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Phase velocity > c

  1. Sep 20, 2006 #1


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    In a plasma for instance, the dispersion relation is [itex]k^2=\omega ^2 \epsilon_0 \mu_0 -\epsilon_0\mu_0 \omega_p^2[/itex], where I have made the approximation that the permitivity and permeability in a plasma are about those in empty space. Let's take the case where k is real (which happens as soon as [itex]\omega >\omega_p[/itex]). From this, I can calculate the phase velocity:

    [tex] v_{\phi}=\frac{\omega}{k}=\sqrt{c^2+\frac{\omega_p^2}{k^2}}>c[/tex]

    On the other hand, the group velocity turn out to be c, or a little less than c if we disregard the approximations.

    But this is for a monochromatic plane wave. It's not like we have a wave packet where the modulation envelope moves with the group velocity. The wave does spread at the phase velocity, transporting with it an energy density. So energy is carried at a speed greater than c. :grumpy:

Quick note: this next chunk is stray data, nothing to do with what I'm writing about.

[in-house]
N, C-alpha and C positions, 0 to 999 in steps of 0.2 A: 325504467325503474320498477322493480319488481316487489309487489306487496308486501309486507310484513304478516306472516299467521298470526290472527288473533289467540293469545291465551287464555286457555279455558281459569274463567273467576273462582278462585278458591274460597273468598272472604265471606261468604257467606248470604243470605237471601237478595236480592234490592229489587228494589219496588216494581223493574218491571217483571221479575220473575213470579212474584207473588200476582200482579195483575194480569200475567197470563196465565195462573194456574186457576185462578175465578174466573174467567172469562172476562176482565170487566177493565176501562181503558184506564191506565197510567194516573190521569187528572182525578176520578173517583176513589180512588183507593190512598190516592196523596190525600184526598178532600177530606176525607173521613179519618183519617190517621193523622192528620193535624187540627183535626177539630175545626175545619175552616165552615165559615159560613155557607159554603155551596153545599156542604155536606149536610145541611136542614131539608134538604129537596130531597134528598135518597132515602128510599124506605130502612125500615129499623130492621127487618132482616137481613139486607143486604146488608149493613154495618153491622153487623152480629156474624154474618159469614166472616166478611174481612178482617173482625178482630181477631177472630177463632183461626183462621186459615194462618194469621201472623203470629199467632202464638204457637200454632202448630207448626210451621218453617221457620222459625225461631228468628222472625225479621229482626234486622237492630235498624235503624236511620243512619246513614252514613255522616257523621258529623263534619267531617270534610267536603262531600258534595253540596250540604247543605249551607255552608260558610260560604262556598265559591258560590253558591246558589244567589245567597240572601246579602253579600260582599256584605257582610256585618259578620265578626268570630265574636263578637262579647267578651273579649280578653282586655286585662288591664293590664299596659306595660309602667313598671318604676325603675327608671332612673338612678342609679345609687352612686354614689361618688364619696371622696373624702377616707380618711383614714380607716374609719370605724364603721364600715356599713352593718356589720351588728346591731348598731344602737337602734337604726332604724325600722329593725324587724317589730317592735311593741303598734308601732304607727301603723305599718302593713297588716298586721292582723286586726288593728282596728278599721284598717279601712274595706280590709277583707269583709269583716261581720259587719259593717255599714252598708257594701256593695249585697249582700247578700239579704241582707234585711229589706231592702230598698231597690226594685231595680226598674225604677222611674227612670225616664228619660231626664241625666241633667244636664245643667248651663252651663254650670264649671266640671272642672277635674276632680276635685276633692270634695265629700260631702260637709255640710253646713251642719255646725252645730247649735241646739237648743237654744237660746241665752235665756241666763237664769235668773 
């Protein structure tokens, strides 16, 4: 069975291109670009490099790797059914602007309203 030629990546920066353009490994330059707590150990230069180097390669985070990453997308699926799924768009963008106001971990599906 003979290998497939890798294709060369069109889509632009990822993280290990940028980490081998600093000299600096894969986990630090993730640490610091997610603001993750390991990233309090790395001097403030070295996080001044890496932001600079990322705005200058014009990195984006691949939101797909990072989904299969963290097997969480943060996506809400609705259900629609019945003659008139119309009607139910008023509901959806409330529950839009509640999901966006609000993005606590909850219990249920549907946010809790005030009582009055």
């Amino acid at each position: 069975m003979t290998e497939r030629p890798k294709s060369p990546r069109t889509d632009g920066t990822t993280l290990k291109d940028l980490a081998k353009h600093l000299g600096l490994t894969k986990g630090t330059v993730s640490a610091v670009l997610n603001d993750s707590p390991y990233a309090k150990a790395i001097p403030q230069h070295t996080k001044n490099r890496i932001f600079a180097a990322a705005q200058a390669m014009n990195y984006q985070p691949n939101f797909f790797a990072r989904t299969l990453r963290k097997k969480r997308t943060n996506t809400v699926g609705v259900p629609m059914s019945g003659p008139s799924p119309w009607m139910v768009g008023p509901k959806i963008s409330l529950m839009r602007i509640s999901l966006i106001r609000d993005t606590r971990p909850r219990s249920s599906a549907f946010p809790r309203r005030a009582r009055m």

Last edited by a moderator: Sep 20, 2006
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  3. Sep 20, 2006 #2


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    IIRC, for particles (matter), the group velocity (true particle velocity) is always < c and the phase velocity always > c.

    In a plasma the EM fields propagate at c, but the particles are still constrained by group velocities < c, and in terrestrial plasmas, the energies are on the order of keV (maybe up to 100-200 keV).
  4. Sep 20, 2006 #3

    Claude Bile

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    My response would be that you can't get a purely monochromatic wave, due to the fact that you can't get a wave that is infinitely long in time.

    It's one of those difficulties that appears only when infinites and delta functions etc. are included in the analysis, remove the infinites and things work again :smile:.

  5. Sep 21, 2006 #4
    There are a lot of such paradoxes, where something goes faster than light. The solution is that you can never use them to send information or energy faster than the speed of light.
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